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Rugby captain’s next big goals


Haydn Gill

Rugby captain’s next big goals

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RUGBY is a minor sport in Barbados. One of the island’s leading players, however, has major goals for himself, his country and his beloved sport.

Sean Ward is captain of the Barbados men’s rugby team, a role he undertakes with unbridled fervour.

He wants nothing but the best.

His ultimate goal is to play the sport professionally. Along the way, he wants to see Barbados earning the prized achievement of qualifying for a major global event like the Olympics. Another ambition is for rugby to have a home locally.

The 25-year-old, who had his first taste of national colours at the age of 15, led Barbados at the Commonwealth Games in Glasgow, Scotland, last July. Five heavy defeats – 68-5 vs Canada, 56-0 vs Scotland, 59-0 vs world champions New Zealand, 31-7 vs Cook Islands, 34-0 vs Sri Lanka – suggested it was a tough stint but it was one that provided a learning curve that will serve the squad well for the future.

Barbados were last-minute qualifiers, earning a place after Nigeria withdrew and the readiness and strength of the squad was affected by issues that prevented some British-born players with local connections from representing the island.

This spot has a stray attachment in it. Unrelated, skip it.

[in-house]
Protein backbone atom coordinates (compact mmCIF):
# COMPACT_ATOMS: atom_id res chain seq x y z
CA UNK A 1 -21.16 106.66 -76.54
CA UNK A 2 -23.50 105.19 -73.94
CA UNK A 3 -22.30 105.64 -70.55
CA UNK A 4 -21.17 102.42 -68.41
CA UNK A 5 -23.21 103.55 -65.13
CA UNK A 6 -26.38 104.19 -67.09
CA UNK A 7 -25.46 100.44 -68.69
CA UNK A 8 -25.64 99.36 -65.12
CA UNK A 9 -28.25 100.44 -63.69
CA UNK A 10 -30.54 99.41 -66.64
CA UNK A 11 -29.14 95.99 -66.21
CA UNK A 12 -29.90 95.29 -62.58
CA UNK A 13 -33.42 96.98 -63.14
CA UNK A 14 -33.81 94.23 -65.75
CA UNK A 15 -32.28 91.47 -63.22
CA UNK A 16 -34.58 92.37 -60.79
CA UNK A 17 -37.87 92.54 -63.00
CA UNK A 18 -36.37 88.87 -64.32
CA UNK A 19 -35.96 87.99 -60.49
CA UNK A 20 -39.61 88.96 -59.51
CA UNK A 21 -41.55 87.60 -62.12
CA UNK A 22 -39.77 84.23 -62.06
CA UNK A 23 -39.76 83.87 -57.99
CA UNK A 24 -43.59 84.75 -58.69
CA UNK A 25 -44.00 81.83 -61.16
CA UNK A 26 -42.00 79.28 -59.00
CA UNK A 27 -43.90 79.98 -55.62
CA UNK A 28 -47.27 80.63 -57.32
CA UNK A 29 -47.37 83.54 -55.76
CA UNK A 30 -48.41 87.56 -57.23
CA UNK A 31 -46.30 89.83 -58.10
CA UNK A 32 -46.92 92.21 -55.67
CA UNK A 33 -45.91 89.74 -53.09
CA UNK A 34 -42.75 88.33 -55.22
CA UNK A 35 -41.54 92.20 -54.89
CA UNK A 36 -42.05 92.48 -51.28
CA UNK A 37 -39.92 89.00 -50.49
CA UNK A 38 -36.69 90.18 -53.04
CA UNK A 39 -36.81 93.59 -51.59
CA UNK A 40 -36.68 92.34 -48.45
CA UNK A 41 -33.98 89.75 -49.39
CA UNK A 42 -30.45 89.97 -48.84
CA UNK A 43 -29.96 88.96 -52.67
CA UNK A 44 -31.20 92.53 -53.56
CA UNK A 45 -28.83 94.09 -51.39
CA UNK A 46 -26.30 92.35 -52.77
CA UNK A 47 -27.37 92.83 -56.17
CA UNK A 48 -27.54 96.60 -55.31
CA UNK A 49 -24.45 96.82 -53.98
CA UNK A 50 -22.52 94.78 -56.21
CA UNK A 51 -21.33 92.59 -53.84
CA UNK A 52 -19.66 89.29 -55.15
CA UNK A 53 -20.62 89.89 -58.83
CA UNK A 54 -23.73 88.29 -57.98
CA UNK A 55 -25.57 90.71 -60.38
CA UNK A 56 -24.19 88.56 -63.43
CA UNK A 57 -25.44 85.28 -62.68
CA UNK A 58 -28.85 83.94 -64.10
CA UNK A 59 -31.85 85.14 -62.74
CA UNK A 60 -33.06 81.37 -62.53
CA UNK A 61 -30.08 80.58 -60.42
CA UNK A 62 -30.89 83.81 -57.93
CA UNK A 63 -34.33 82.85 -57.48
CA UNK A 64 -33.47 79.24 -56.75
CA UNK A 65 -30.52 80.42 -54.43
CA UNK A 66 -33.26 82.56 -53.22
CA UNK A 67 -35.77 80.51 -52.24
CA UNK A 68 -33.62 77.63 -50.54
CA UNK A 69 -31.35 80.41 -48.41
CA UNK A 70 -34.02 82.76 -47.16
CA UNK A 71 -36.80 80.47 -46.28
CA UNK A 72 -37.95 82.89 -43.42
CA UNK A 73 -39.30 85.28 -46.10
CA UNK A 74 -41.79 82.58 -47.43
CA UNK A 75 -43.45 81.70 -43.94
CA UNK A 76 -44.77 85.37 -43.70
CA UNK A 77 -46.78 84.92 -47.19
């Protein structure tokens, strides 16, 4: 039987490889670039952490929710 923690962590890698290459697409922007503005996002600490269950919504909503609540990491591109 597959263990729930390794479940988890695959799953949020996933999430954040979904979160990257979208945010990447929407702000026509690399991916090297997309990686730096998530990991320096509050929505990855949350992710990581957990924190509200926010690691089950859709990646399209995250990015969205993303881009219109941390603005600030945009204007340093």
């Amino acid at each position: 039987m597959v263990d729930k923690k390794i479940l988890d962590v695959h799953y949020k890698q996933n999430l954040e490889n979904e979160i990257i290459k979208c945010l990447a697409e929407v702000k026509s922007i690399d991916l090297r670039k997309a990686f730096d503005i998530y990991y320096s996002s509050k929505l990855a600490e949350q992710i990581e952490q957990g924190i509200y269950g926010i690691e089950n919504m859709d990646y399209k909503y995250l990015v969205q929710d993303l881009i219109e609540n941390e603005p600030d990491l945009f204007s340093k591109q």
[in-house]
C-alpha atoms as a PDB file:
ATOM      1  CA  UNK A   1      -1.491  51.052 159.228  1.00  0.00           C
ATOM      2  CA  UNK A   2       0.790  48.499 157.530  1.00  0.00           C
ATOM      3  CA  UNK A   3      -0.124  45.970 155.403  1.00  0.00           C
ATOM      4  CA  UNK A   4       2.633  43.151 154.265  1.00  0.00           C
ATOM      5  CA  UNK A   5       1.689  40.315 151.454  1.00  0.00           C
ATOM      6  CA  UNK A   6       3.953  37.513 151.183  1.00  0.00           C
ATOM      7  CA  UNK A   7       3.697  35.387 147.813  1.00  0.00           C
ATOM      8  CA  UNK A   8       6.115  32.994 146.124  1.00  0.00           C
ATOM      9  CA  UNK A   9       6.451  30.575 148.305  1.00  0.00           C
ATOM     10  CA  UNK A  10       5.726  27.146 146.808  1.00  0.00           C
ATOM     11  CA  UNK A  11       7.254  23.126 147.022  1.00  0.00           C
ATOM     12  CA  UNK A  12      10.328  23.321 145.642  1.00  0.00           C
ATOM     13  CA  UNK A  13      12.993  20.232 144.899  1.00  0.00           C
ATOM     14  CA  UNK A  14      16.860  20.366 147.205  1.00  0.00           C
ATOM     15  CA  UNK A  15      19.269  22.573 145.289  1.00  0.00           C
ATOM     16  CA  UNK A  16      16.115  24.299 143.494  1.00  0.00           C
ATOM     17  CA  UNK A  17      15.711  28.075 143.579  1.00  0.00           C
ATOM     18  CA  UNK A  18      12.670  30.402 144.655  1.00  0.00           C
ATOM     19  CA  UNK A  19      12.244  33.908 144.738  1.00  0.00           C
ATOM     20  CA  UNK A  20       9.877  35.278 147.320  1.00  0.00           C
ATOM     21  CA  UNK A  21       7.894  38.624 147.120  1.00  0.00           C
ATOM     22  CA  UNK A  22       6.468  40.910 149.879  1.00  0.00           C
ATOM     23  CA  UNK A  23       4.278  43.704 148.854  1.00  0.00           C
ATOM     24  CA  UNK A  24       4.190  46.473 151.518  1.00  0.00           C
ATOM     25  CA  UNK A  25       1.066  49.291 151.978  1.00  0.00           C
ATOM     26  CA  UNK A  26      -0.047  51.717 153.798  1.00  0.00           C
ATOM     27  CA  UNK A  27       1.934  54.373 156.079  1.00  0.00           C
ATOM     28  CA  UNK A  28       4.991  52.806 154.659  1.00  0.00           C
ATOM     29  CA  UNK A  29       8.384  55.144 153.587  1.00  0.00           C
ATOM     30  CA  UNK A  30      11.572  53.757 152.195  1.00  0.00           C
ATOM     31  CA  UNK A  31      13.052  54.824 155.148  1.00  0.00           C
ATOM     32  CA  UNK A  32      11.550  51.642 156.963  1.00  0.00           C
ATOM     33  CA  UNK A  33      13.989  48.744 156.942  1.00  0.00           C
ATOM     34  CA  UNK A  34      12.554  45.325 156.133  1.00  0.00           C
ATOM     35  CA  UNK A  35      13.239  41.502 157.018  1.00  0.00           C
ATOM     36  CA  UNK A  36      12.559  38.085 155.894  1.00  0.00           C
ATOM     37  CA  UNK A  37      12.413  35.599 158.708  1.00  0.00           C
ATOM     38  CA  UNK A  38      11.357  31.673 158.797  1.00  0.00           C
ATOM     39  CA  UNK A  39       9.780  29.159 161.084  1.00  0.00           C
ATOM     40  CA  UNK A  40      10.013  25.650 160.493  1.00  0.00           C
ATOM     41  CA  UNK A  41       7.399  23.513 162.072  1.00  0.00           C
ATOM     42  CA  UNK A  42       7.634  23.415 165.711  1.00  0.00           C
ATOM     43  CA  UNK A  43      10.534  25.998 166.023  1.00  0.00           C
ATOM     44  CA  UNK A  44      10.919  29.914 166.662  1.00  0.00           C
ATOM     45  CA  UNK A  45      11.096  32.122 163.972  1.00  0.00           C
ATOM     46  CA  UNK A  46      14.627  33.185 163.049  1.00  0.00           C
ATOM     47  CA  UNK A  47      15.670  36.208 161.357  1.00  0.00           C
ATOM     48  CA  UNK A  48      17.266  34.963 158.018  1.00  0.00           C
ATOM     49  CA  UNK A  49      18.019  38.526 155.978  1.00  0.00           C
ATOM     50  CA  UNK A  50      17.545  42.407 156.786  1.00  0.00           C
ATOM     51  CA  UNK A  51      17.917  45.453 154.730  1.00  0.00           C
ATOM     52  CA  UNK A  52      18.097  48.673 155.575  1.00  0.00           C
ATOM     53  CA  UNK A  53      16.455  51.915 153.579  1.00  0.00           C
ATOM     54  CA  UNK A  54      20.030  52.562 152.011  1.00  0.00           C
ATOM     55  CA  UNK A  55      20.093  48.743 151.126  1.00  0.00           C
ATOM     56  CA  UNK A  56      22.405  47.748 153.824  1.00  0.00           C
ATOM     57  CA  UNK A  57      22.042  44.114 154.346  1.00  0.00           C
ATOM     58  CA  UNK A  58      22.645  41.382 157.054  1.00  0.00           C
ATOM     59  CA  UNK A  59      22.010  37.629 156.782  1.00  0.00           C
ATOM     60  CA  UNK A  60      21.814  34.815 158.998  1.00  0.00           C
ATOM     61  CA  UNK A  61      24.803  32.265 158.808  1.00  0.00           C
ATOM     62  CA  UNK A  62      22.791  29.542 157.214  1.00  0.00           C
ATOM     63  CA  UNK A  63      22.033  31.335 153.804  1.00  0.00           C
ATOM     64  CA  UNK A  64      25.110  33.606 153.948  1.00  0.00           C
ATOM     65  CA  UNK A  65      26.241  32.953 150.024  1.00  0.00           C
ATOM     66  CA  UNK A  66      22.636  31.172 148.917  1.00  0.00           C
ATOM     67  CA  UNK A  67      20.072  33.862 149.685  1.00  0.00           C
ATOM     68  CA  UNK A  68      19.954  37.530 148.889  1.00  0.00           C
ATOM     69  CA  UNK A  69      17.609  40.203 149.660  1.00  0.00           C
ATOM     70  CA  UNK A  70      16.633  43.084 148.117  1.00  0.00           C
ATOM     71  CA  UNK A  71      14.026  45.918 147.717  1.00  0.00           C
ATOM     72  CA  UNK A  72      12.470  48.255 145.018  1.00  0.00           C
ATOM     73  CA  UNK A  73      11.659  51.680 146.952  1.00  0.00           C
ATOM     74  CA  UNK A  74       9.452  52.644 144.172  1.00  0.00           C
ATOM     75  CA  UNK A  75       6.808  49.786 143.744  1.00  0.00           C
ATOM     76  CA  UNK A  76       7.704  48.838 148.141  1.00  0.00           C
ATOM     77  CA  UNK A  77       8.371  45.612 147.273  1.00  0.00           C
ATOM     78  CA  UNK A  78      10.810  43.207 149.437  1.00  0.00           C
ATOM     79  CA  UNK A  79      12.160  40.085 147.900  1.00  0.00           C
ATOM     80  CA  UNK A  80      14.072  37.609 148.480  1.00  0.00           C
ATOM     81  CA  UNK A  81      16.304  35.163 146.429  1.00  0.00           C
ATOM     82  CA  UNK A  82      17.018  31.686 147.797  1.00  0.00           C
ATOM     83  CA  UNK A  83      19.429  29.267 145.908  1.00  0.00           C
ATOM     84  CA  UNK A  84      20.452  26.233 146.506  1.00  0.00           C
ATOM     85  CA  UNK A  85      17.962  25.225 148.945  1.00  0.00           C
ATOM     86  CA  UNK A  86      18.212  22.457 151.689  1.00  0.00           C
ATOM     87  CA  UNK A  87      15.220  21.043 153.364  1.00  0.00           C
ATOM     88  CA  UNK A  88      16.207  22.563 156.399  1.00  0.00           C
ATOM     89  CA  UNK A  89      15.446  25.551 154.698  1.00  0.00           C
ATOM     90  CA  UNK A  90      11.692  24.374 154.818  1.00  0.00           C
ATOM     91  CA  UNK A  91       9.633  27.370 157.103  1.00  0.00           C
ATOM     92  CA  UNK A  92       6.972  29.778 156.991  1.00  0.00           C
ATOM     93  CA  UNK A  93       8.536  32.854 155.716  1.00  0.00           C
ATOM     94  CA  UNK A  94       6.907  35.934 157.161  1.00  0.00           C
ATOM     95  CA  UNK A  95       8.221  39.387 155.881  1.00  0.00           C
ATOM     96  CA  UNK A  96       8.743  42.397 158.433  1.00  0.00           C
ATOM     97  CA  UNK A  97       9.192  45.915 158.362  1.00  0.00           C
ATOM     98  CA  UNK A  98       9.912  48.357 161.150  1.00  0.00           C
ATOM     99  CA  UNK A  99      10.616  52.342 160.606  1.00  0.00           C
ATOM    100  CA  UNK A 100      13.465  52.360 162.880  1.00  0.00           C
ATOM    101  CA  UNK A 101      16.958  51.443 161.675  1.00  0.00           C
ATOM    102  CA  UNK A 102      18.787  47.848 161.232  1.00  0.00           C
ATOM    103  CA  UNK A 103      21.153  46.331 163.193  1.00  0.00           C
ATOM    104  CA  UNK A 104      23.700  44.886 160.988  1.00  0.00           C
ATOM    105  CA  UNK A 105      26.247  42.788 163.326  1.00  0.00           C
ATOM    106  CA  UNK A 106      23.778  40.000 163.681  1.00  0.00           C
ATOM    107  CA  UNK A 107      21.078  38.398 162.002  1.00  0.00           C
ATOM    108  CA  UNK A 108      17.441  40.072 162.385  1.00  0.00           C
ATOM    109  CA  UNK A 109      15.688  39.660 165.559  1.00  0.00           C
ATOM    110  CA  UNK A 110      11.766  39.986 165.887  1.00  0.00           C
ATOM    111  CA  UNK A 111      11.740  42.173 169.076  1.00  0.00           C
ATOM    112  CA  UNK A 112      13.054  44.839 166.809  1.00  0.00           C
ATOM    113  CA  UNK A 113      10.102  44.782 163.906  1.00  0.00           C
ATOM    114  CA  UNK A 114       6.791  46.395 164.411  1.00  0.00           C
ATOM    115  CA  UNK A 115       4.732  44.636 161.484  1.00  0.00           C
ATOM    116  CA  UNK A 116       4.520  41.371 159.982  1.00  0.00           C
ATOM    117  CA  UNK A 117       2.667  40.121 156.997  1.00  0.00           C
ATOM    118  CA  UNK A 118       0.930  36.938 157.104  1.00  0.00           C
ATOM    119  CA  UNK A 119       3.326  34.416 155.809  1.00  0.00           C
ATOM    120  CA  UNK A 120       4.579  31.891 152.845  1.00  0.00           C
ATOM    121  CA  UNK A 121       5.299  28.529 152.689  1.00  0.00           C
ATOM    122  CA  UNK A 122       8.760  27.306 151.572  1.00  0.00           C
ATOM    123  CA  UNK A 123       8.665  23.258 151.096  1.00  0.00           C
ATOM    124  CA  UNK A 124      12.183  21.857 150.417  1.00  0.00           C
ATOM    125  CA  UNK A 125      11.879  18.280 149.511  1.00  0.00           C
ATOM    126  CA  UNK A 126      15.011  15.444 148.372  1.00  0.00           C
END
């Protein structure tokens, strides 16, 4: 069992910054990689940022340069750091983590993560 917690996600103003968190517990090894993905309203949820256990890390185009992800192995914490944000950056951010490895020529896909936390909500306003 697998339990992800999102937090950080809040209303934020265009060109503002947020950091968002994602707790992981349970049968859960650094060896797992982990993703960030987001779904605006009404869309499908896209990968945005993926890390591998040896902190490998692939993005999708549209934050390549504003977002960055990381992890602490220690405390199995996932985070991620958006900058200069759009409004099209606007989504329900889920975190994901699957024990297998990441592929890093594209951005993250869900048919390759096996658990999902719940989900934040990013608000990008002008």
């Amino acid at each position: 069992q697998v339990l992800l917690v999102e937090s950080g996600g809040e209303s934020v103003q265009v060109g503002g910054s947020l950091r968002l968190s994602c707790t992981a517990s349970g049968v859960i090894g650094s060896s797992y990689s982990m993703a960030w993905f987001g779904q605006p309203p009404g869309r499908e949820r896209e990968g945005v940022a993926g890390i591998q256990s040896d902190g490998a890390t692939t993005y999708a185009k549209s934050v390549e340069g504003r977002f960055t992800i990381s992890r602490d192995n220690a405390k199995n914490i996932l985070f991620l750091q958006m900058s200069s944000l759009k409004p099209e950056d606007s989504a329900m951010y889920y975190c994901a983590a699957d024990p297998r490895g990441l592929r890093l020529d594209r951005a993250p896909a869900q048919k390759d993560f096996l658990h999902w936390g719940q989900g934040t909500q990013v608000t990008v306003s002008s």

Nevertheless, Ward looks back at the Games for the positives that emerged.

“The overall experience was grand. Everybody who was there representing Barbados was overwhelmed, especially for the rugby boys, because it was a late draw. We weren’t preparing for that but everyone made us feel very welcome, especially the Scottish,” Ward told the WEEKEND NATION.

“We didn’t have the team that we wanted. There were certain adversities here with passport issues. We just took what cards we had and we made do. It was good to play against the world champions at such a level on a big stage.”

Qualification for Glasgow was a major achievement for Barbados, but Ward wants the national team to go even further.

At the moment, he spends about five months each year playing overseas, mainly in the United Kingdom, and the possibility of a professional contract is something he aims for. In an effort to get there, he ensures he is training at least five days a week, either on the field or in the gym.

Before Ward moves onto the professional stage, however, there are other priorities.

“I started with Barbados. I’m not yet ready to abandon Barbados. I want to see Barbados get to the Olympics or Pan Am Games and give a good showing. Then I will take up one of those contracts floating around,” Ward said.

It might appear to be a lofty goal to earn a place at a major games but the captain feels it is not unrealistic, given the talent around.

Two competitions in Mexico next month will give Barbados a gauge as to where they are.

“We can easily win those two tournaments and that will put us in the limelight. It will set us up for next year with the Pan Am Games and Hong Kong Sevens. Last year, when we qualified for Hong Kong, we were only at about 70 per cent. We have upped the game. It’s not really a hard task.”